Three reasons I like to read not-so-well-known blogs

Excellent post and this does not come from a fan of the blogging mutual admiration society. One reason I’ve identified why my blog is still confidential (beside reason 1) after 6+ months, is that I have “the bum between 2 chairs” as Voltaire would put it: promoting my coaching, exploring and experimenting with my new “niche” with the metaphor/archetype of Icarus :coaching young (less young?) passionate souls (the artist for ex) in a dispassionate (as over pragmatic) professional climate. So the need to be, look, feel pro on the one hand. On the other hand, I enjoy genuinely connecting through blogging and sometimes it’s not so pro…carnivalesque even, with the breaking of boundaries (fool archetype) this mode of interaction sometimes entails: oops! But I don’t think I would have learned so much about the people I am interested to coach without taking this risk. Electronic words stay, be careful of reputation, I hear from colleagues: Diderot’s prudent ‘esprit de l’escalier”, for another reason of not being so well known does take over at times. A pity. I’m not the type to live a double life separating the pro from the casual, even though some limits in the right place are warranted, I admit. Does such a blog semi-pro, semi-blogging has a chance? We’ll see. For the meantime, I am still enjoying the experiment.
Michal at Happy Heuristics!

bottledworder

Full many a gem of purest ray serene
The dark unfathomed caves of ocean bear:
Full many a flower is born to blush unseen,
And waste its sweetness on the desert air. (from “Elegy Written in a Country Churchyard” by Thomas Gray)

There are certainly many excellent established blogs out there. I love to read them. But I also like to scour the blogopsphere for hidden gems.

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Gammify: the 21 Century Name of the Game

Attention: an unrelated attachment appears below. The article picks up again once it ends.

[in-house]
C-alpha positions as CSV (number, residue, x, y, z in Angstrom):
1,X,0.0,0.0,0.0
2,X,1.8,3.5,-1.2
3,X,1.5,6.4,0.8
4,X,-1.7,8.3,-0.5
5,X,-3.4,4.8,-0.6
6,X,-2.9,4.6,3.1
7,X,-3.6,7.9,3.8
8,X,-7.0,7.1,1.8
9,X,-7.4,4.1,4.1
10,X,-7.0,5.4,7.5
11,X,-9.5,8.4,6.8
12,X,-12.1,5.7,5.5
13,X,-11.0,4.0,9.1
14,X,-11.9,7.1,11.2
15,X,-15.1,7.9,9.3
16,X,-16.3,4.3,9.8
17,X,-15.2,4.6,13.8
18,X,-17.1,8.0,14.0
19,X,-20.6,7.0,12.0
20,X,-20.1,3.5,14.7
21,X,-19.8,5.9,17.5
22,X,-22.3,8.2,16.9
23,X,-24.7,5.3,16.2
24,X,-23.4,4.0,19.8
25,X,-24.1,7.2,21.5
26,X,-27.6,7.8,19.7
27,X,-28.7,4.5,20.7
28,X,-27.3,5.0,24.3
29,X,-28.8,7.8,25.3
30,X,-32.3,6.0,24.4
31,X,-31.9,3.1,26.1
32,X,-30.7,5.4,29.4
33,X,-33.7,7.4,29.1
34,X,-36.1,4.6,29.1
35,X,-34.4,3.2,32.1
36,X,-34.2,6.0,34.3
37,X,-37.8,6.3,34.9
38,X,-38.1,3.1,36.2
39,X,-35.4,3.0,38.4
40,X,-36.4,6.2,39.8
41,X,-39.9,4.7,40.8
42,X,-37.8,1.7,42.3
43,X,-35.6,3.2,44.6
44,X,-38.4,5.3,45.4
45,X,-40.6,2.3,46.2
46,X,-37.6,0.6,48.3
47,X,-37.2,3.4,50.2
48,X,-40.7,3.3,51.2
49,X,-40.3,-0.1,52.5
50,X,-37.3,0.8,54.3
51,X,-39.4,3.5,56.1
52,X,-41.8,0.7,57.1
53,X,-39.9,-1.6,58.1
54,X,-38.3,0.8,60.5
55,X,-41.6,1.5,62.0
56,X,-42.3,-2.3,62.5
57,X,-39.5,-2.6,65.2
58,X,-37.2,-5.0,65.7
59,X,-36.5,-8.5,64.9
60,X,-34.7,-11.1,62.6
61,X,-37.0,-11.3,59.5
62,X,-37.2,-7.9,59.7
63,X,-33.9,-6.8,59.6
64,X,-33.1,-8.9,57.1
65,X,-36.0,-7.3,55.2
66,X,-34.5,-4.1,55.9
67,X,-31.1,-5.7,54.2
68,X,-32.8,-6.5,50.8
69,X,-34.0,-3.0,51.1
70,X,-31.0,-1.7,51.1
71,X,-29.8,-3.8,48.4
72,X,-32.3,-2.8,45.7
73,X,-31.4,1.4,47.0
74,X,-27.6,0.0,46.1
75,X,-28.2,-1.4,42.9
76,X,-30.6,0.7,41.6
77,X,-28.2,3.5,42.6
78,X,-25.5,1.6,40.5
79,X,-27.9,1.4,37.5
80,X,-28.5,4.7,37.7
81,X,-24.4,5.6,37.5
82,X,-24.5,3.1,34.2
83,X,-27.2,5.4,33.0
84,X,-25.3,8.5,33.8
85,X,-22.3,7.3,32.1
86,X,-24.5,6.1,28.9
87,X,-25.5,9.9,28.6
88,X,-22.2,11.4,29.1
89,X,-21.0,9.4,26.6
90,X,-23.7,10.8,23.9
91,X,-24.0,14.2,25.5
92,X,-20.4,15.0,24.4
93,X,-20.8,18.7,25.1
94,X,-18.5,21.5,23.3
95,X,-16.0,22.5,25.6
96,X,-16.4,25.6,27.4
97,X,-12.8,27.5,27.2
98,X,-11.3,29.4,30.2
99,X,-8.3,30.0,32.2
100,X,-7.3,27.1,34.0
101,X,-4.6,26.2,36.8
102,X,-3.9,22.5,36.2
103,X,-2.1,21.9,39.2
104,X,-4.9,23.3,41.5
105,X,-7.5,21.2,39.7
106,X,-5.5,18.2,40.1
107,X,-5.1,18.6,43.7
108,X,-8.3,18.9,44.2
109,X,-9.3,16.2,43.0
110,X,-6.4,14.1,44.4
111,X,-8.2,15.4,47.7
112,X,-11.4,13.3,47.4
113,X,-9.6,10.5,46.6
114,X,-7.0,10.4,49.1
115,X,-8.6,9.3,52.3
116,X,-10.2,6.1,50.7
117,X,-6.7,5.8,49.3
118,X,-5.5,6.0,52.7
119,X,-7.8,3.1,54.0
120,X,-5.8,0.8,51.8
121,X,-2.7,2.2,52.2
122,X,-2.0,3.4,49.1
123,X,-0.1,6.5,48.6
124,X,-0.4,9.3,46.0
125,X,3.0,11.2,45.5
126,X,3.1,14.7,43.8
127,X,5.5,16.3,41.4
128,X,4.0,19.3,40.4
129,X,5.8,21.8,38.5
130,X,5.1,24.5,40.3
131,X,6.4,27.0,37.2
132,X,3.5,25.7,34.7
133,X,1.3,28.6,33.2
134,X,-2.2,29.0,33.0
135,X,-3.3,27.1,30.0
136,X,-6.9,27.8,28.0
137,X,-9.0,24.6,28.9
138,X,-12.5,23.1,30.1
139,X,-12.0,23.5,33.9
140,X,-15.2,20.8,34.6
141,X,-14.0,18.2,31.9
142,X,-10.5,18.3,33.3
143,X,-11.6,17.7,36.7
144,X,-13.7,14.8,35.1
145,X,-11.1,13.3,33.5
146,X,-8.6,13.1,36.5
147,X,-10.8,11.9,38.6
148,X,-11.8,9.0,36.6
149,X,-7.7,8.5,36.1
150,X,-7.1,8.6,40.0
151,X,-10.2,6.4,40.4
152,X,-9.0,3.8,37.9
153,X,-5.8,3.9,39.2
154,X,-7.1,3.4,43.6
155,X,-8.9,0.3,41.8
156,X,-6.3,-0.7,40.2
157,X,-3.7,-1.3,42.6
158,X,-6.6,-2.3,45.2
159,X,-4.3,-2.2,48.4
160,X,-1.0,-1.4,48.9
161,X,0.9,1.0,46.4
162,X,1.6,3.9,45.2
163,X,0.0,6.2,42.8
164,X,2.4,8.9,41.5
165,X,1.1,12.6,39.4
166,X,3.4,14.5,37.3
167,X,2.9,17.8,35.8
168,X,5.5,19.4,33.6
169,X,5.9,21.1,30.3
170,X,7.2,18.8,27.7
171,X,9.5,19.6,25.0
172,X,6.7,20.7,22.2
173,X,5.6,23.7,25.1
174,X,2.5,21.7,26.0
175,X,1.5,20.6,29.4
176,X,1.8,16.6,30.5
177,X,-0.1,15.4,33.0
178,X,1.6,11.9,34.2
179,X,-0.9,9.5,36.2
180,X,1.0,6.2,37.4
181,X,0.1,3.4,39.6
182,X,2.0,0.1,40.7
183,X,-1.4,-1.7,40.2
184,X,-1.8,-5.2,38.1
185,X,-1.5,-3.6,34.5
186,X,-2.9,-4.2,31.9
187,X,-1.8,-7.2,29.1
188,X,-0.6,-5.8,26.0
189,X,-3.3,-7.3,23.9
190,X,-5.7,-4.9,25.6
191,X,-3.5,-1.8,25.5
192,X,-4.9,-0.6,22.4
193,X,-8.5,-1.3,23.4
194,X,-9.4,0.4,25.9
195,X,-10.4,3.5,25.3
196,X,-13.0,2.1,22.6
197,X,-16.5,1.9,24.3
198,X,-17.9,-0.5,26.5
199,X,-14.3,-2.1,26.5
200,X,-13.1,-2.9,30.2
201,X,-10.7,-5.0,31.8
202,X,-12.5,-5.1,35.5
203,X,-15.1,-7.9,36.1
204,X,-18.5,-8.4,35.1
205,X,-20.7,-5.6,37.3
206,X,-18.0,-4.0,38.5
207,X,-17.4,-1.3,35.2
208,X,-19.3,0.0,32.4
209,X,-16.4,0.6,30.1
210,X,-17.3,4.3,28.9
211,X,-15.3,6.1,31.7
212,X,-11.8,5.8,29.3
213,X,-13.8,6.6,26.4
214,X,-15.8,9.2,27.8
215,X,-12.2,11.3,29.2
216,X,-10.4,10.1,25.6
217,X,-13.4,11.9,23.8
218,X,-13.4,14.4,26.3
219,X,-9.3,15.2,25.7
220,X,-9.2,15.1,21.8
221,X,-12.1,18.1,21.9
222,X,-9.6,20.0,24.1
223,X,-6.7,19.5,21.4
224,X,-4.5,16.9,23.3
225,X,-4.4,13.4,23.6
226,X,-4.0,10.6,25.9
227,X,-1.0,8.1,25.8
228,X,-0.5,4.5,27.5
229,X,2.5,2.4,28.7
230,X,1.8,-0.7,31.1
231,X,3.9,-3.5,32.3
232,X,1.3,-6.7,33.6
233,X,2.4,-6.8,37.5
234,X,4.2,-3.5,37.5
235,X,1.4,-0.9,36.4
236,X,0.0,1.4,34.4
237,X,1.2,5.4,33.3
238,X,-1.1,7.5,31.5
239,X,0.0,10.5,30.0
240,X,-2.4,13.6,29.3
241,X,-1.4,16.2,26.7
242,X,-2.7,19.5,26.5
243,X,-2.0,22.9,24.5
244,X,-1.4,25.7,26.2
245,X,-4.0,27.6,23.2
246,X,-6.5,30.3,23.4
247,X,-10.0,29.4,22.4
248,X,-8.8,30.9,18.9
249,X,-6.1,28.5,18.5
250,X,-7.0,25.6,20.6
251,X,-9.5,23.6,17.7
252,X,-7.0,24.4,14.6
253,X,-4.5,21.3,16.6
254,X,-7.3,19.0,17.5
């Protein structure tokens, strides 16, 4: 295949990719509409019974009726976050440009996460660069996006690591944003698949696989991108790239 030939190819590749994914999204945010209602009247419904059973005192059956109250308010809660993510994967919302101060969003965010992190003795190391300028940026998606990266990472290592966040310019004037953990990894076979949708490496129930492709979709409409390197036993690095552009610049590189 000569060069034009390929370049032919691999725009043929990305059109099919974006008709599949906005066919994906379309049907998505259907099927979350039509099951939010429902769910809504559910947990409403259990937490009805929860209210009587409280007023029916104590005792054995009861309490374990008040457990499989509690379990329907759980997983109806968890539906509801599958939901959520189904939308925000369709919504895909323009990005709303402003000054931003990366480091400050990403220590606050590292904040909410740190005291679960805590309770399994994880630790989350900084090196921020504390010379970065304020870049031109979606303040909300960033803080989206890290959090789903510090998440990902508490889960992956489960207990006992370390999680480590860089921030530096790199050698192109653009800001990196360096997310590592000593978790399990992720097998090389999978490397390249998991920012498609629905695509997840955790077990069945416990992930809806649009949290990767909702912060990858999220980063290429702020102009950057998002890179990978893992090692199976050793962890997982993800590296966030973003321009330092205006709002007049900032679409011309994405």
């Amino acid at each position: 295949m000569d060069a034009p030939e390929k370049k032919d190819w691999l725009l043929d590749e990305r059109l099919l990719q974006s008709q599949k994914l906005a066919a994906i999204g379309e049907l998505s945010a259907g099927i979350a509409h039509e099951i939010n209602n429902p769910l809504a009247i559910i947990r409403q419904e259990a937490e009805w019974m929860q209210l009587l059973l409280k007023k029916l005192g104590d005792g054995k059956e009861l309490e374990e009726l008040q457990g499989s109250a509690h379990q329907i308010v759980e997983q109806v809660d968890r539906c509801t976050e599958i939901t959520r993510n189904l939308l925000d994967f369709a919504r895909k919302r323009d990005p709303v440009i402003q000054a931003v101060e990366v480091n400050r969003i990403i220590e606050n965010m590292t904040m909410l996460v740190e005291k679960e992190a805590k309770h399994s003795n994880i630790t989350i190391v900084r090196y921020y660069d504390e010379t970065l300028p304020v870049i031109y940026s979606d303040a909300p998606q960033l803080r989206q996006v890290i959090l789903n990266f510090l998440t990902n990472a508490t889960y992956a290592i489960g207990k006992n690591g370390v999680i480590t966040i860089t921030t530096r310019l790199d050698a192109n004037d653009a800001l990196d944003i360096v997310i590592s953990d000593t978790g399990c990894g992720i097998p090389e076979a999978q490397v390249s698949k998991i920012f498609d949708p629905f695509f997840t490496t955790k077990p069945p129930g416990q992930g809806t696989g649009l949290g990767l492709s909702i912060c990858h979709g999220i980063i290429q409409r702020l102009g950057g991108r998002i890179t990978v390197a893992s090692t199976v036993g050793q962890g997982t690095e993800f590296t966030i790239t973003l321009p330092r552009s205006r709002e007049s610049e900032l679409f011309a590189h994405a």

Gamification of Fitness
Physiologically speaking, there are 2 classic ways to lose weight: food intake reduction or/and burning off calories. Wii Fit and its gamification ploys seem to represent a third one, according to L, an anti-fitness acquaintance. Ever since I know her, L could never stick to a fitness routine. She’s always had something to say about the fitness instructor ‘who did not like her’ at the gym, to justify her giving up or she used to say that she felt like in the chamber of torture. [I don’t blame her. If you’ve followed this blog, you know that I am not a fan of starvation or torture myself, and the ‘physical’ solution is only one part of the answer. Not only TLC (Therapeutic Lifestyle Changes) but also TLC (Tender (self) Love and Care, for example) are called for for weightloss] Lo and behold at our next encounter: I’d swear she’d lost 20 pounds. Continue reading

Mistakology/failurology: the Icarus Paradox

Learn from the mistakes of others. You can’t live long enough to make them all yourself.

Eleanor Roosevelt

The root of all superstition is that men observe when a thing hits, but not when it misses.

Francis Bacon.

Icarus paradoxIt is a truism of self-development that you learn more from your mistakes/failures than from your successes. It’s even better still to learn from other people’s, organization’s mistakes/failures, especially if they follow unprecedented successes. To that effect, Dan Miller, coined the expression “The Icarus Paradox”, for the arrogance of outstanding companies leading to their downfall. The paradox is that your greatest assets, talents, victories, strengths may turn into a liability. In his book by the same name, Miller shows through 4 distinct trajectories how these exceptional companies become their own worst enemy. Continue reading